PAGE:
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Three Things About Hamburg, Germany

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This installment of Three Things is courtesy of Hamburg Tourist Information

Hamburg Canal

1. Question: What are the fun “things” or activities that people in Hamburg do for fun?

Reeperbahn, Hambrug at night

Christmas market in the plaza of the town hall, the Rathaus, Hamburg
Photo courtesy of mediaserver.hamburg.de / Jörg Modrow

Answer:

Stroll along the Reeperbahn, have drinks and see where the Beatles perfected their craft, playing 10,000 hours on this street from 1960-62. During the holidays, you can shop at Hamburg’s many famous Christmas markets.

2. Question: What’s one thing the public probably does NOT know about Hamburg?

bridge in Hamburg
Photo courtesy of Ellerntorsbrücke | © Ronald Preuß / Flickr

Answer:

Hamburg has more bridges than Amsterdam, Venice and London combined!

3. Question: What has Hamburg contributed to the world?

hamburger

Answer:

The Hamburger: There are more than one theory and none is proven solely. Many believed the theory that the first hamburger originated in Hamburg as a circular cut of solid beef in a Kaiser roll with brown sauce, the so called “Rundstück warm.” Popular with sailors, they would request it upon arriving in Hamburg’s transatlantic port. When they sailed  back to other destinations they brought this simple creation with them, introducing it around the glove – which, of course,  included the U.S. After it went out into the world, it came back to Hamburg in a modified version, more like a meatloaf – similar to the hamburger today. Proof for this theory would be that in 1842 an American cookbook published a recipe of a ground beef patty under the name Hamburger Steak.

Nivea Crème (Beiersdorf): NIVEA is one of the world’s most trusted skincare brands. It all began in Hamburg in 1911, when the pharmacist and visionary entrepreneur Dr. Oscar Troplowitz recognized the potential in Eucerit, an emulsifier developed by the chemist Dr. Isaac Lifschütz. Eucerit made it possible to bind water and oil into a stable cream, and was first intended for use in the medical field. Dermatologist Prof. Paul Gerson Unna appreciated Dr. Lifschütz’s expertise in his field and introduced him to Dr. Troplowitz, who immediately recognized that the water-in-oil emulsion would make the perfect basis for a cosmetic skin cream. All it needed now was a name. To find it, Dr. Troplowitz didn’t need to look any further than the cream itself. Inspired by its snow-white colour, he called it NIVEA – a name derived from the Latin words nix (snow) and nivis (of snow). Finally, the years of research and creativity had paid off. In December of 1911, NIVEA was launched. Since then, Hamburg has always been the site of the headquarter of Beiersdorf and the biggest production site for the NIVEA crème.

Modern Television: Manfred von Ardenne from Hamburg came up with the idea of using a fast flying spot generated by the Braun tube for scanning images. On Christmas Eve 1930 he achieved the first all-electronic television transmissions with Braun tubes at the transmitter and at the receive. At the 1931 Berlin Broadcasting Trade Fair, Manfred von Ardenne presented his all-electronic television transmissions to the public. According to Walter Bruch, the inventor of colour television, that event was the world premiere of today’s TV technology with electron beams. The year 1931 marks the beginning of today’s electronic television sets.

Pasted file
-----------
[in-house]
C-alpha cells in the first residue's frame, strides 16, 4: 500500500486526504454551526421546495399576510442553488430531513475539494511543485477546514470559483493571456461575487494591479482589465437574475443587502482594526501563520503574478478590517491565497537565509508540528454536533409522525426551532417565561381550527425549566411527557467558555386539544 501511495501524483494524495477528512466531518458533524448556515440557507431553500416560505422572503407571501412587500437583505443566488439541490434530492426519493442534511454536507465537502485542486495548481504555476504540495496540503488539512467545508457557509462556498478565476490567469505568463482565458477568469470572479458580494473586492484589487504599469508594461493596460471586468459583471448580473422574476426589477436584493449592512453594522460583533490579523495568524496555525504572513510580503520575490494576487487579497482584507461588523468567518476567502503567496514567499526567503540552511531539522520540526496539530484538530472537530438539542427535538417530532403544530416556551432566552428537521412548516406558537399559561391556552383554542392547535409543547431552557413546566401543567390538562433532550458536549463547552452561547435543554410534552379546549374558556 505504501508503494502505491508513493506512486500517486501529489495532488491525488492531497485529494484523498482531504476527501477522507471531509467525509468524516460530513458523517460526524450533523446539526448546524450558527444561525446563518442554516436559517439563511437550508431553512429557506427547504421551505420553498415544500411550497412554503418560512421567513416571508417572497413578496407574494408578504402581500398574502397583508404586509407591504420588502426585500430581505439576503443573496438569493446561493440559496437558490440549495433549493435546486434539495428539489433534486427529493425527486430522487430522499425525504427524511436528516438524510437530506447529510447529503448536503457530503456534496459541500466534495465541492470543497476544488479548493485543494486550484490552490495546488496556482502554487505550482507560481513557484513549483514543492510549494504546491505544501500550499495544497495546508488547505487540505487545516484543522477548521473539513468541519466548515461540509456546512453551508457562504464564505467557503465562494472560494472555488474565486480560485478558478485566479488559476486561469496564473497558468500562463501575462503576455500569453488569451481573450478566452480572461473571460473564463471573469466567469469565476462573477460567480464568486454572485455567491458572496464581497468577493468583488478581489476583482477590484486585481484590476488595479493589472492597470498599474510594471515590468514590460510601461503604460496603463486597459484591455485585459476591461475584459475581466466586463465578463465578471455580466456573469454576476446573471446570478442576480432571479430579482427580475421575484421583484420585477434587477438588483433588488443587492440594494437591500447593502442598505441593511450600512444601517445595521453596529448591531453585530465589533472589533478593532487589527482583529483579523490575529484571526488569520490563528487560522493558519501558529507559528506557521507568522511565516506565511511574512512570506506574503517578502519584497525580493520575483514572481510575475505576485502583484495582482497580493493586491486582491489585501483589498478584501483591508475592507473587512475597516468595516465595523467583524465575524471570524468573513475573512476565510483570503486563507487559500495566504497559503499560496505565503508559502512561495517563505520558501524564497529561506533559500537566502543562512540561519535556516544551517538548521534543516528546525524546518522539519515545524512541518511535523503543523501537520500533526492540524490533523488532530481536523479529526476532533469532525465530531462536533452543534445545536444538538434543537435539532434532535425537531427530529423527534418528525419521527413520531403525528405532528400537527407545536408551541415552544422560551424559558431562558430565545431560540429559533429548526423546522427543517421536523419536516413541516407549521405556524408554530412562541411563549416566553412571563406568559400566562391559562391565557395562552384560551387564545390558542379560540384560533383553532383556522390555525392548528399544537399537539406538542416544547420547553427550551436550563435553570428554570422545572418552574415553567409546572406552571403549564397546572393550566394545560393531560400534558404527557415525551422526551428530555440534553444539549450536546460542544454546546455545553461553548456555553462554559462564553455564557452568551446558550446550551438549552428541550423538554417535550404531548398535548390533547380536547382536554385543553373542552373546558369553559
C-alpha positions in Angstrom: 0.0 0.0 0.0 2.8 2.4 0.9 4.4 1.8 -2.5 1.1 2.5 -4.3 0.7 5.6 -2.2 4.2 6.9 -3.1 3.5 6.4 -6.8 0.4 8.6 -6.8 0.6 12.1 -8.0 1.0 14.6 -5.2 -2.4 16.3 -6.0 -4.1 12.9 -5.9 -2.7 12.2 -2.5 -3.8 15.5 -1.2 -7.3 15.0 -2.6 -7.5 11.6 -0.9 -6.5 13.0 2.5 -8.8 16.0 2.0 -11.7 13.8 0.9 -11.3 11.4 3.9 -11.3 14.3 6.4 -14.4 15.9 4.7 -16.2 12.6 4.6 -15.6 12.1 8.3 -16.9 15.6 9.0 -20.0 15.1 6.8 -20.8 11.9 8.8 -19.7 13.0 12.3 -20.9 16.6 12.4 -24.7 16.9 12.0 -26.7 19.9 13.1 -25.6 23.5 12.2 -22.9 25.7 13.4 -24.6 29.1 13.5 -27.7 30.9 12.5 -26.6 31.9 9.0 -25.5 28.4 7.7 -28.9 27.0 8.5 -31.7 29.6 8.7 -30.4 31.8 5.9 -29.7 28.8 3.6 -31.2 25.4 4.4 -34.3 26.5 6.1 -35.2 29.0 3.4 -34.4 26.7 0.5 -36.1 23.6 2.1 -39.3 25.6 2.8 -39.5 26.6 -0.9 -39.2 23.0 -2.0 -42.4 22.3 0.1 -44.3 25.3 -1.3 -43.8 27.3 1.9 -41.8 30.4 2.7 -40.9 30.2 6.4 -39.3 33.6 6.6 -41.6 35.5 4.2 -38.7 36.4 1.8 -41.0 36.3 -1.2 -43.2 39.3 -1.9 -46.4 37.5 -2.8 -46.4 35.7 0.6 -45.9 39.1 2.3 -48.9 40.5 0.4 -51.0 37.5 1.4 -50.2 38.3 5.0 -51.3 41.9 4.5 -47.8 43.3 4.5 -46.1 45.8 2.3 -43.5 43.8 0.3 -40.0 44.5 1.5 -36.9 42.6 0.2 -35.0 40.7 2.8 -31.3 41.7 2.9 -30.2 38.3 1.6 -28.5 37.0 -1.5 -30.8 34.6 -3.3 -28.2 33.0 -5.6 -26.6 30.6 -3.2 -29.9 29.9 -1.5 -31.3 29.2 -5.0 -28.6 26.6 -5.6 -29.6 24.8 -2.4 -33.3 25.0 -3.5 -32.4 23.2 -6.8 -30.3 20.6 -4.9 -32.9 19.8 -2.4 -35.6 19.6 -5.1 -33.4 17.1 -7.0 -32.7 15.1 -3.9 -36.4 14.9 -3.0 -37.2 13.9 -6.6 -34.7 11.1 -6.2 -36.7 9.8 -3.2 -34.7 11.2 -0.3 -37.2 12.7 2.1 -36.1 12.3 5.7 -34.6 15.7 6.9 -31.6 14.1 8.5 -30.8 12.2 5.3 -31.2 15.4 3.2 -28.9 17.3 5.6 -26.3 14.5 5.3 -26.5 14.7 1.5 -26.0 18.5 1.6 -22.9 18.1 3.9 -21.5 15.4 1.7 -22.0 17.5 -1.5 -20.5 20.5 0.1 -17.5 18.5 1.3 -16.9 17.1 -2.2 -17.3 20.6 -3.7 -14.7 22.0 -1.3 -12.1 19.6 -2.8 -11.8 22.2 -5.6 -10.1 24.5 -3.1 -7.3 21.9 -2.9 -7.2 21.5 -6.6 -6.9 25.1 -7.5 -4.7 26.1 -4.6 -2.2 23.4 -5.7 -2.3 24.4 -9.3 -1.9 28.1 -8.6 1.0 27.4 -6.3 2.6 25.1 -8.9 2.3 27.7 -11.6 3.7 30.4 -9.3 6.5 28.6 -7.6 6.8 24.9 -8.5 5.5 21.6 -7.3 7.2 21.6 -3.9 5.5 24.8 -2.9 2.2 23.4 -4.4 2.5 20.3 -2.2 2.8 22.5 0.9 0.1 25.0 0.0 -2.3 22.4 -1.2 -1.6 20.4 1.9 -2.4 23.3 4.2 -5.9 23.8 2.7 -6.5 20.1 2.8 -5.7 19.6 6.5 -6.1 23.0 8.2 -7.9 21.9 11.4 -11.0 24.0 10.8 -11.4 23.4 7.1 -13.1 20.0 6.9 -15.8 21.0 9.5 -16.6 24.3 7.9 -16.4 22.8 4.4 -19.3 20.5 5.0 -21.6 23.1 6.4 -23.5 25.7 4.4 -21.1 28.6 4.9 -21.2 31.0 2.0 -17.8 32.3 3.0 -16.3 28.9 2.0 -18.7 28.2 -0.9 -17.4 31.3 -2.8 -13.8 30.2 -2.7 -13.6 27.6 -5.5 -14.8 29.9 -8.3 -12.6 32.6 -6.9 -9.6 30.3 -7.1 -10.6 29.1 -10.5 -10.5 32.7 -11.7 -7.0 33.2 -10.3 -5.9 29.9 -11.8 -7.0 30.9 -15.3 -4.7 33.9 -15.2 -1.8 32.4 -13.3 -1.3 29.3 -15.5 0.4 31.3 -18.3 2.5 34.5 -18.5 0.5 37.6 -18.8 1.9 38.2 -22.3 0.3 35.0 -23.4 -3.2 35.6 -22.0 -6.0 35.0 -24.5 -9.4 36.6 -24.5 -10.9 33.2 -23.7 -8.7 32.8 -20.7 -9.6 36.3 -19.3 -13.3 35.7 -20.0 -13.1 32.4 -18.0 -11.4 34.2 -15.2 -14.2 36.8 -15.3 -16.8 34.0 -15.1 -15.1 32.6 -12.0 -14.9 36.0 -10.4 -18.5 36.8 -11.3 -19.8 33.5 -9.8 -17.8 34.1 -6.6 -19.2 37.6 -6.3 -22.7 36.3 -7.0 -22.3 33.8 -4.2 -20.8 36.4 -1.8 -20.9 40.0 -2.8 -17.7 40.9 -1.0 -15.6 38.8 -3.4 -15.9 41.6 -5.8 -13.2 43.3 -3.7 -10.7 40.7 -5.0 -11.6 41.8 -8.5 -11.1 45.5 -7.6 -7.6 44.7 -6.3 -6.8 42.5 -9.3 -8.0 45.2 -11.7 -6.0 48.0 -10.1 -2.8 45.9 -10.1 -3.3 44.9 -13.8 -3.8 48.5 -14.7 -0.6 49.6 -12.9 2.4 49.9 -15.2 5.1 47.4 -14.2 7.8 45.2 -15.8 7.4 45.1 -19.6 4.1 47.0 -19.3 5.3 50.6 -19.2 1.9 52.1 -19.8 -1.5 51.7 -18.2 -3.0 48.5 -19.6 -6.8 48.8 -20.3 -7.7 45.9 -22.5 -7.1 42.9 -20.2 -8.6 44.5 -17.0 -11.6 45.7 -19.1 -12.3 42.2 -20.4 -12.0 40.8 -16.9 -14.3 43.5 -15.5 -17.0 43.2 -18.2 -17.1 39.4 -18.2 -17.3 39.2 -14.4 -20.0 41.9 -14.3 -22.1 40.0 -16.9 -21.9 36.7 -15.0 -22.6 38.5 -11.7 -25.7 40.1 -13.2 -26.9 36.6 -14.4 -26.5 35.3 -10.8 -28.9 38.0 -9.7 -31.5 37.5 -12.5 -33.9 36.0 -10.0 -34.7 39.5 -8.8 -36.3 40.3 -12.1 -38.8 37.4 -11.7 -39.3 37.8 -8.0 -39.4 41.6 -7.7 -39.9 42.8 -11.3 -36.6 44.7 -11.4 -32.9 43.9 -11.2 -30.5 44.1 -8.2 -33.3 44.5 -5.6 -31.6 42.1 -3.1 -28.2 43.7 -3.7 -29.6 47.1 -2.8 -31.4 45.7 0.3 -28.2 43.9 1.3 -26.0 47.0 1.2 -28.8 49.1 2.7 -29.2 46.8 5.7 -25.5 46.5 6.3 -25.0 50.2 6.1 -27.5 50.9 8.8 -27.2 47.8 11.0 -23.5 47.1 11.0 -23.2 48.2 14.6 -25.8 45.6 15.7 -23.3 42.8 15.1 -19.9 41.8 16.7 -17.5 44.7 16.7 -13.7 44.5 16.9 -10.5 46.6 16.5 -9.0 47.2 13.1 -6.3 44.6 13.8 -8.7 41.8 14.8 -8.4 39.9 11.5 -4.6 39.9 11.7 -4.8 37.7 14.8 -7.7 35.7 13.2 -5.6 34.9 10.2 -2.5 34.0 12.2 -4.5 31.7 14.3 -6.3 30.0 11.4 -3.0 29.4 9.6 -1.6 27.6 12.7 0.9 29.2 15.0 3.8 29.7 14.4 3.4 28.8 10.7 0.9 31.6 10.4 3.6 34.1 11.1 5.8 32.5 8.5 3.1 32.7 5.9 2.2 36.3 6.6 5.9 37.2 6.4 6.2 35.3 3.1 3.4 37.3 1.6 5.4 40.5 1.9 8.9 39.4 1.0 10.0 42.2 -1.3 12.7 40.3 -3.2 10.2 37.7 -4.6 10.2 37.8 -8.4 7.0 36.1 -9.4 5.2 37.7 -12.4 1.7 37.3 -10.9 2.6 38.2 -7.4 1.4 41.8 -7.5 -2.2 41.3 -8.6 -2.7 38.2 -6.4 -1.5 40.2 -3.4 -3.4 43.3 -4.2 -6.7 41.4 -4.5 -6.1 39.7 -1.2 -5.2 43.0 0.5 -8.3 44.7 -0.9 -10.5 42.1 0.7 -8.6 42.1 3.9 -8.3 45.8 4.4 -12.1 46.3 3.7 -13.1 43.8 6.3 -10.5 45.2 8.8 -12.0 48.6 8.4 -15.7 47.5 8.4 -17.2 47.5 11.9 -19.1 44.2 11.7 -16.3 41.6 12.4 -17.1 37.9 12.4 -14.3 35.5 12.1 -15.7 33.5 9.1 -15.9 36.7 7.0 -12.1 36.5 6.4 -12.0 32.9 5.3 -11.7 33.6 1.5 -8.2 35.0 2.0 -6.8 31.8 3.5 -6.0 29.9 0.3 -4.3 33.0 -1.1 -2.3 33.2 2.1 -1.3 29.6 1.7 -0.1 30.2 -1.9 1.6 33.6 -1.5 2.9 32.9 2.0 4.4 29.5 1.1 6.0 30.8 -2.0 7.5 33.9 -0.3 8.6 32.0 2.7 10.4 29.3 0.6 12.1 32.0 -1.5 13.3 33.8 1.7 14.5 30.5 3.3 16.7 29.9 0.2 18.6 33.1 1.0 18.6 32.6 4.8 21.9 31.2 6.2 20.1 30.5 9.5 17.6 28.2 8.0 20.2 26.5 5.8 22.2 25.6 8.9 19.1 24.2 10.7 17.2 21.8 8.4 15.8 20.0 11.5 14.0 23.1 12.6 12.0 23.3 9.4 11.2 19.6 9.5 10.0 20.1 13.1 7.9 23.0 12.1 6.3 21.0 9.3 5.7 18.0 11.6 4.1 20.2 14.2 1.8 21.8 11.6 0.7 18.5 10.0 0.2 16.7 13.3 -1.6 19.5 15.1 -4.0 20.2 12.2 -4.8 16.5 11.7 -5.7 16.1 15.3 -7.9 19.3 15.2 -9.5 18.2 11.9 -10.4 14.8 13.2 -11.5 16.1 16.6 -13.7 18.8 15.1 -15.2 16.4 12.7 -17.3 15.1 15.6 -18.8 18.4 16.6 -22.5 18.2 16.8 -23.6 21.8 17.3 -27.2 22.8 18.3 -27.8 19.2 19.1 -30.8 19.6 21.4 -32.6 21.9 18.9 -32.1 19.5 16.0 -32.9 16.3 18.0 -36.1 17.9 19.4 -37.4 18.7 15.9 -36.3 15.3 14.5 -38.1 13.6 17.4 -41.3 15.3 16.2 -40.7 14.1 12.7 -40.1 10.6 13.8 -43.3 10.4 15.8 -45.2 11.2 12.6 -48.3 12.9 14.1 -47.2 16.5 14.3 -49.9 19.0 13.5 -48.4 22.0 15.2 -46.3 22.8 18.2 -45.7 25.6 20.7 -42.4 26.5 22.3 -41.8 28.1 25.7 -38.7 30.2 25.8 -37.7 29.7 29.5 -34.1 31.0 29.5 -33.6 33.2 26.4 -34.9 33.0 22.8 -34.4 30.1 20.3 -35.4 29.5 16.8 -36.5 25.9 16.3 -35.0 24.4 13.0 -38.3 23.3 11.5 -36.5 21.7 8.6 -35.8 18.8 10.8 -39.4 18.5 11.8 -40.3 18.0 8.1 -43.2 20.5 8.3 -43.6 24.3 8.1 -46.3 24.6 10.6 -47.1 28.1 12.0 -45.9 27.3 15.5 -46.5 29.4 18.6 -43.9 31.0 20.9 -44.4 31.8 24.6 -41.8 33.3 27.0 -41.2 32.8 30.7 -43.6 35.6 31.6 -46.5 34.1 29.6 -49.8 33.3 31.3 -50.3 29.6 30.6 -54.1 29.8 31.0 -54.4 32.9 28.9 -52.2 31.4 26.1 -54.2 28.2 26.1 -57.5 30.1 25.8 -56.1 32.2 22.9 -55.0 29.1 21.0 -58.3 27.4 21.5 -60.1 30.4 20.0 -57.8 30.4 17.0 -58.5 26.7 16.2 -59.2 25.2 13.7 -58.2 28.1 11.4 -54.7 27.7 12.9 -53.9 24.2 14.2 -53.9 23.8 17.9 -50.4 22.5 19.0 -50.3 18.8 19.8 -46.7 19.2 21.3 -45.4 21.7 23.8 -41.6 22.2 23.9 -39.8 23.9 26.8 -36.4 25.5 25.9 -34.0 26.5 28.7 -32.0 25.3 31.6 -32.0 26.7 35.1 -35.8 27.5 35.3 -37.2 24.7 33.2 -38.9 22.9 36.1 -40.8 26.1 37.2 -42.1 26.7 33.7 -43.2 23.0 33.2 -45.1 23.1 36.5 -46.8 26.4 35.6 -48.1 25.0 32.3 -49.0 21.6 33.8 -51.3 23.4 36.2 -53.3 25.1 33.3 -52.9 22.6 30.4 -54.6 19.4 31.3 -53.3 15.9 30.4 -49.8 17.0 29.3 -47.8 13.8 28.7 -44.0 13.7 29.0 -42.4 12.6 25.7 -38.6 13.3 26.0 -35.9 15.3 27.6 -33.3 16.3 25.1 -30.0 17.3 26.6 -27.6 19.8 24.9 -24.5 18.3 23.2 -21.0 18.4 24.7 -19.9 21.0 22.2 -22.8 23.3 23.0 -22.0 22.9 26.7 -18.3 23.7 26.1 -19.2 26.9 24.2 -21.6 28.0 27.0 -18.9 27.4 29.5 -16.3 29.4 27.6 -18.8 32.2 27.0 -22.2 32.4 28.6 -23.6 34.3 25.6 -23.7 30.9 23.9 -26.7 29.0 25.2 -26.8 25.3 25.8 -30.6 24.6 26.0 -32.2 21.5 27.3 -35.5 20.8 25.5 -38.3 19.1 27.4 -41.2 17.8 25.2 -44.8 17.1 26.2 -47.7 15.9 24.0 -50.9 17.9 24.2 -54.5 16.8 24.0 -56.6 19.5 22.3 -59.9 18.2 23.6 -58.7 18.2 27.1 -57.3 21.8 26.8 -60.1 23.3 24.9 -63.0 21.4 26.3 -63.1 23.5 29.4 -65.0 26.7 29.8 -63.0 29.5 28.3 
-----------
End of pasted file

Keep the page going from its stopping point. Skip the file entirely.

Cruise Shipping: Hapag-lloyd is one of the largest container shipping companies with strong relations to the Americas. Hapag-Lloyd AG was formed 1970 as a result of the merger of Hamburg-Amerikanische Packetfahrt-Actien-Gesellschaft (Hapag) and North German Lloyd (NDL). But the origins of these shipping lines go back much further: Hapag was founded in Hamburg in 1847 by local merchants and NDL in Bremen in 1857. The lines initially carried mainly European emigrants eager to start a new life in America. The relationship between Hapag and NDL was for a long time something special, for while they were competitors, from the 19th century onwards, they both repeatedly established joint ventures. Under its Director-General Albert Ballin (1857-1918), who is also credited with having invented the cruise, Hapag rose to the top of the world shipping sector around the turn of the century in terms of tonnage, while NDL became the shipping line carrying the largest number of passengers.

Tesa Film: Tesa’s success story begins with the unsuccessful development of an adhesive bandage. Paul C. Beiersdorf, a pharmacist, was at work on the bandage when Dr. Oscar Troplowitz took over the lab from the company’s founder in 1890. The bandage adhered excellently, but was irritating to skin. Troplowitz made a virtue of necessity and, in 1896, launched the first technical adhesive tape. Today Tesa is one of the world’s leading manufacturers of self-adhesive product and system solutions for industry, professional craftsmen, and consumers.

Mont Blanc: The start of the “modern” new century had a simulating effect on inventors and craftsmen. Ingenuity and imagination helped the fountain pen to make its technical and commercial breakthrough as a writing instrument. It was a Hamburg banker, Alfred Nehemias, and a Berlin engineer, August Eberstein, together who recognized the signs of time and decided to produce simplicissimus pens. After a short period of time, Wilhelm Dziambor, Christian Lausen and later Claus Johannes Voss took over the business and thus laid the foundation for the future internationally successful company Montblanc based in Hamburg.

Dynamite: Even though Alfred Nobel came from Sweden, he did the invention in Hamburg in 1866.

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